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Uh-Oh! Android 2.0.1 Update Breaks DROID Wi-Fi with WEP Encryption

I Love My Droid. It truly simplifies my life and makes me more productive. As mentioned before I don’t love SplashID for Android, but I use it.

Err . . . or at least I did, until the Android 2.0.1 software update arrived and broke WEP-encrypted Wi-Fi.

Oddly, neither Verizon nor Motorola seems to understand this problem exists, nearly a week after the software update was rolled out. Google wrote the operating system, so . . . well, I don’t even know who to ask for help!

When does the spirit of business coopetition break? When no-one is in charge.

Droid, the first SmartPhone good enough to garner a recommendation from The Computer Answer Guy, includes Wi-Fi for those times when you can’t get a decent cell signal, or just want a faster connection. Or, as in the case with SplashID, when the only way to make the software work is by connecting through a network you control. So really the Wi-Fi isn’t that important and the Verizon / Motorola / Google triumvirate can be forgiven for not knowing about this problem for so long. Nevertheless, it went out, and there’s no fix. Yet.

By the way: if you’re using a Droid and the update comes down, by all means install it; the improvements far outweigh the problems, and I’ll bet that if you use Wi-Fi at all it’s under conditions that aren’t effected by this problem. But . . . there’s really no excuse for something as careless as this; Big thumbs down to . . . someone.


  1. Not to rain on your parade, but I’ve had problems with WEP encryption since the start.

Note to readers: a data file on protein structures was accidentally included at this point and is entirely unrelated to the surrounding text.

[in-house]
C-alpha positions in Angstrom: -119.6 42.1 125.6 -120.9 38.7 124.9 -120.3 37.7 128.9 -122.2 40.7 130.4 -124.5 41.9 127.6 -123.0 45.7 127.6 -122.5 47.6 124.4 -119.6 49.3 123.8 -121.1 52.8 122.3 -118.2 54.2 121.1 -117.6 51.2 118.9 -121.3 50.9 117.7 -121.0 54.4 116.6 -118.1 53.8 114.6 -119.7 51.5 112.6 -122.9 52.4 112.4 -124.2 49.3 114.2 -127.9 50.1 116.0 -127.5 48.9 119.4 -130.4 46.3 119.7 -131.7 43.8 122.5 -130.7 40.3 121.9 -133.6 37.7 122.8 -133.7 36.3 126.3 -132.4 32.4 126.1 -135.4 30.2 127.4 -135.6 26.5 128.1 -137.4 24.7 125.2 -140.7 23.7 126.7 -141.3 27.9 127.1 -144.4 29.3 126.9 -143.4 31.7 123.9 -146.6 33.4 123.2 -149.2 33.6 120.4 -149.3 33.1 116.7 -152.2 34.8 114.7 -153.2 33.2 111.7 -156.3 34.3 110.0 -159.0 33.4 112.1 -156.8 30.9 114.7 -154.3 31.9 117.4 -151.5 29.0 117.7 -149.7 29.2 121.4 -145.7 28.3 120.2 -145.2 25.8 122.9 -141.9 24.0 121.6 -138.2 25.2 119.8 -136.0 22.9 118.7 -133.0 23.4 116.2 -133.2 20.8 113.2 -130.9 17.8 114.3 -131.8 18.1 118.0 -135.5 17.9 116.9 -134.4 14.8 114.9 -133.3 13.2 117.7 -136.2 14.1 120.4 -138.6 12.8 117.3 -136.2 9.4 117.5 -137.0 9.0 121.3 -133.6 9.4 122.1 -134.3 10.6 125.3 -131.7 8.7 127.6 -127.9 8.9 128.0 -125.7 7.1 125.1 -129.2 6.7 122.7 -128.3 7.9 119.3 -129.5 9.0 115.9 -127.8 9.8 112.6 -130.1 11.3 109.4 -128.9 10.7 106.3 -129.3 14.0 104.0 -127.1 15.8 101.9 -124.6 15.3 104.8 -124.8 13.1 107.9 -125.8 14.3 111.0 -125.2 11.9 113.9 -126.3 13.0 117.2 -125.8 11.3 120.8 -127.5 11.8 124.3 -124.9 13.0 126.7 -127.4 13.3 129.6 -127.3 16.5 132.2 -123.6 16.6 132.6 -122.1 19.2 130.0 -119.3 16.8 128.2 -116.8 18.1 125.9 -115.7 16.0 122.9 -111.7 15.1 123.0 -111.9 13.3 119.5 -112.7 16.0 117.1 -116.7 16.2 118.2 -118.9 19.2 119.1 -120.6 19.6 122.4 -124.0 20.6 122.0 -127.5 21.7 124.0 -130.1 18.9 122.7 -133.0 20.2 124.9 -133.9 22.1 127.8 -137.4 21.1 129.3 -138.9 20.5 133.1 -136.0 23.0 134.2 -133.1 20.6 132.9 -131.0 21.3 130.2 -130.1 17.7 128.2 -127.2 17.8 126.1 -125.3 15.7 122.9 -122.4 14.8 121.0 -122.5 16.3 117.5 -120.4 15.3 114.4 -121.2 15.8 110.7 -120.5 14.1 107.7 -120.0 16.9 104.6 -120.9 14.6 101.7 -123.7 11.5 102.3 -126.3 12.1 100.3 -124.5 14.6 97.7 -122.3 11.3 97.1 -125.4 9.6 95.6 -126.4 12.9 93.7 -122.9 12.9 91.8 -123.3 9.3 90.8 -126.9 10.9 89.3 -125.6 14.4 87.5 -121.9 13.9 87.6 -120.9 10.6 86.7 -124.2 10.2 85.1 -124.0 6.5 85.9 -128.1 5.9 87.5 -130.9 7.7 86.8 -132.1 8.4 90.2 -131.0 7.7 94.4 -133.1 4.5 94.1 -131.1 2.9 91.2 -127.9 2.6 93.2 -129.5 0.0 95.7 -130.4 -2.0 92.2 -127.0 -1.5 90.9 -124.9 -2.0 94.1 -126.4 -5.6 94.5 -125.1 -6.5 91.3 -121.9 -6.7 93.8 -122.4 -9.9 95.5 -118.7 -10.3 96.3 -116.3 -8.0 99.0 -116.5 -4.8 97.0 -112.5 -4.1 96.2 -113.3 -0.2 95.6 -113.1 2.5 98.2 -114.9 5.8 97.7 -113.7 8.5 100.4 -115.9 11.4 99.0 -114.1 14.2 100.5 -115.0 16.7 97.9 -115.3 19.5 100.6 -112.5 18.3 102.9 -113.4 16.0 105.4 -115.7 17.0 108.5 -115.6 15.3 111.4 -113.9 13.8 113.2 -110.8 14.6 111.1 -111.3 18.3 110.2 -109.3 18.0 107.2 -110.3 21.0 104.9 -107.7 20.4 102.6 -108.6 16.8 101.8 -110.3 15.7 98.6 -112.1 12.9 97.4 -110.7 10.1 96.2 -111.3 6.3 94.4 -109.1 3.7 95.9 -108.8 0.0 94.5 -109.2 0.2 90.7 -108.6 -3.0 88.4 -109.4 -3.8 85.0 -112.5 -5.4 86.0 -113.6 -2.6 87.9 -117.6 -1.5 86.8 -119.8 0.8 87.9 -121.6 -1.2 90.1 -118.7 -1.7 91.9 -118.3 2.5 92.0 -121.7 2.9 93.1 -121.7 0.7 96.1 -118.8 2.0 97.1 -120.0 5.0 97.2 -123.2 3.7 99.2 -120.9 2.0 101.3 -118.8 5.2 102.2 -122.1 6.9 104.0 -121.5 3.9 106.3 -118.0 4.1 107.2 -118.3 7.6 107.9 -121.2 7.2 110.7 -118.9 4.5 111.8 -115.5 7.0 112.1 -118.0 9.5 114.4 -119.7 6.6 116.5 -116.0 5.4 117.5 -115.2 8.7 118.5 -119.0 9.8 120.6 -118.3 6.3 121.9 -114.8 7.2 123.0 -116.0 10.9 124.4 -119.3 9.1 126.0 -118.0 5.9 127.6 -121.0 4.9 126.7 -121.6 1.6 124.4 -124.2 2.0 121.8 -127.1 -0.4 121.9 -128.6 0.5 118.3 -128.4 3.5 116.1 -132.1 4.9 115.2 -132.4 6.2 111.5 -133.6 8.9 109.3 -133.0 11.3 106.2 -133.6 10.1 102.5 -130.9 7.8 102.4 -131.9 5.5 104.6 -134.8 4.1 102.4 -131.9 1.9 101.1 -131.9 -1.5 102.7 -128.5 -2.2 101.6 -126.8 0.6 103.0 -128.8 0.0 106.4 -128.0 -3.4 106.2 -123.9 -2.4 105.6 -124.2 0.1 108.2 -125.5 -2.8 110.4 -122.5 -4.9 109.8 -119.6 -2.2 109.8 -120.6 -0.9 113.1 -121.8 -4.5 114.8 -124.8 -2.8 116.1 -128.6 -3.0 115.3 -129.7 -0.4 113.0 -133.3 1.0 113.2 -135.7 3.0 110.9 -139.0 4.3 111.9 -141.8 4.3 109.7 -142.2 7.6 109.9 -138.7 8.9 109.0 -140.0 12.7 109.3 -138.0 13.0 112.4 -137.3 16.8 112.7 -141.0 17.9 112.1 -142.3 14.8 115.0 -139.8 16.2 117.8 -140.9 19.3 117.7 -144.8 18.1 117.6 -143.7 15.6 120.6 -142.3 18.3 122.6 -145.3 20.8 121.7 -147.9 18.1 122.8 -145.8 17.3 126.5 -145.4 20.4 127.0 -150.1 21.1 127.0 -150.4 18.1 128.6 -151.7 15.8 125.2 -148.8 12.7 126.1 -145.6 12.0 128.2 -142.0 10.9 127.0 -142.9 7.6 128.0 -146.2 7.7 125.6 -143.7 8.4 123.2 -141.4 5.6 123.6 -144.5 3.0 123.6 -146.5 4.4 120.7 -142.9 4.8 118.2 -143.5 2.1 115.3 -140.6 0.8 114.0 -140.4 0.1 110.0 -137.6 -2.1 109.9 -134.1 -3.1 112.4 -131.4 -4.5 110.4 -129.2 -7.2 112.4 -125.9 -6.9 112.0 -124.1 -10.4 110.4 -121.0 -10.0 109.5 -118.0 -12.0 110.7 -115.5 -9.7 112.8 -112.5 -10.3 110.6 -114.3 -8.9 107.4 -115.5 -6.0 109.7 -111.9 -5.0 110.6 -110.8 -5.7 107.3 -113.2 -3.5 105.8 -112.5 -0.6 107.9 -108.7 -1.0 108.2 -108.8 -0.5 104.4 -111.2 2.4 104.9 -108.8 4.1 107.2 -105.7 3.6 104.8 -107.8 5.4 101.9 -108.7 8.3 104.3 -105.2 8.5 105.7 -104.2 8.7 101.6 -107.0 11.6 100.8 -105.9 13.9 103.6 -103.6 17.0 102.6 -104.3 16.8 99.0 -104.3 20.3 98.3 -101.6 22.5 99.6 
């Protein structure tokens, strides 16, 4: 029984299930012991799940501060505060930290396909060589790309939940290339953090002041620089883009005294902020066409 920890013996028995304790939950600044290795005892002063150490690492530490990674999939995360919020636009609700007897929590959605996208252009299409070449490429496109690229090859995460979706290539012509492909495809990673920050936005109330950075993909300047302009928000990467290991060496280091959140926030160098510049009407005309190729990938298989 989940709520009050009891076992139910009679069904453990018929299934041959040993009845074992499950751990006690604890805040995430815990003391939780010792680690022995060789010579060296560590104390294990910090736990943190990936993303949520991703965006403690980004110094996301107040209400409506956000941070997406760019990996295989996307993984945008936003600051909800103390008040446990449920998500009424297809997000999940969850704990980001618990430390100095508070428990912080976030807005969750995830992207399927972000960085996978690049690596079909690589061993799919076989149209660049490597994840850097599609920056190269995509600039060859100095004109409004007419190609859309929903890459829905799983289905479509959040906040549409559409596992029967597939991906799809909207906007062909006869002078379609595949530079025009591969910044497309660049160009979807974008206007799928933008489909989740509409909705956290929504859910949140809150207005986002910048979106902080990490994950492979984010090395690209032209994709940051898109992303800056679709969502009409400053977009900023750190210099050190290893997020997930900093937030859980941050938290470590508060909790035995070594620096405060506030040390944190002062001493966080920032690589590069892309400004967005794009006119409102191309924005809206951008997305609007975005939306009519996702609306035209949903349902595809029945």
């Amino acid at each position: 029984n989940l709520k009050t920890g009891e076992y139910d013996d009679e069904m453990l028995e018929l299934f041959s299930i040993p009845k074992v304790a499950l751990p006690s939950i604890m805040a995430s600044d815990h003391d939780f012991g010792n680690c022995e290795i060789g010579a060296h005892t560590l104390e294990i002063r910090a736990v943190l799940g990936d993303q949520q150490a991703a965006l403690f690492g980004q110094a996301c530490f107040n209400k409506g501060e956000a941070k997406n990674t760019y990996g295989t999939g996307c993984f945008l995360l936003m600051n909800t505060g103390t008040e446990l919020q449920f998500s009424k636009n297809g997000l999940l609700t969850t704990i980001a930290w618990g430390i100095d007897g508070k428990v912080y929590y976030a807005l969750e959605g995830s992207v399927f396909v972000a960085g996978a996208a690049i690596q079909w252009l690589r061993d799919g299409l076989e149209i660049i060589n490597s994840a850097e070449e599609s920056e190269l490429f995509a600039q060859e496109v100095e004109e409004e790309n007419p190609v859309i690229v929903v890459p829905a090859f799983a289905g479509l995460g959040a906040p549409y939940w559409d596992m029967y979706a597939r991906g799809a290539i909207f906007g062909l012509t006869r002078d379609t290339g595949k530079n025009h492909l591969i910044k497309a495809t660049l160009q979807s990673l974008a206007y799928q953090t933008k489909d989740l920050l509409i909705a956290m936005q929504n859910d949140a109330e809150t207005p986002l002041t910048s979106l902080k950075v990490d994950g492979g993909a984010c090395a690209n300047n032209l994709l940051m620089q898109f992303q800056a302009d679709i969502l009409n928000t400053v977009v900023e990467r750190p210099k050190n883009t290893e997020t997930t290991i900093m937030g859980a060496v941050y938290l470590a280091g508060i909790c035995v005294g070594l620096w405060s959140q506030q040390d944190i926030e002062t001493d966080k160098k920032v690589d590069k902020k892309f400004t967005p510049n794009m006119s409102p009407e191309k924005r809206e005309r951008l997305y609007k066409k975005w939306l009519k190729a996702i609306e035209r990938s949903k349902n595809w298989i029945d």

• Thanks, Nick; I don’t feel rained on at all. In fact, here’s an update straight from Motorola Level 3 technical support that happened while you were commenting (How’s that for a coincidence?).

      It seems that yes, there are issues with the way the Droid talks over WEP. When the 2.01 update got pushed here, it kicked in a problem that others like you have had since they first started using the Droid ; the devices sometimes transmit their information cleanly and sometimes get into a never-ending and never-connecting loop.

      The solution? specifically entering the Droid’s MAC address into my router. Worked instantly.

      Now here’s a new problem: as a result of entering the Droid’s MAC address (or specifically, creating a MAC address white list), one of the other computers on my network lost the ability to connect until I entered its address. So far all the other devices on the network are OK, but it begs the question: what is the Droid doing when it authenticates that causes some routers to mishandle some settings under some circumstances?

      In other words: maybe it wasn’t specifically the 2.0.1 upgrade that broke WEP; maybe Droid just doesn’t play by the rules when using that encryption method.

      And Motorola isn’t exactly coming clean.

  2. I’m not sure if this will help you guys or not, but after failing to connect by typing info into the network entry created byt Droid’s discovery prograam, I noticed the “Add Wi-Fi Network” entry at the bottom of the list. Ading my wep info there got me connected.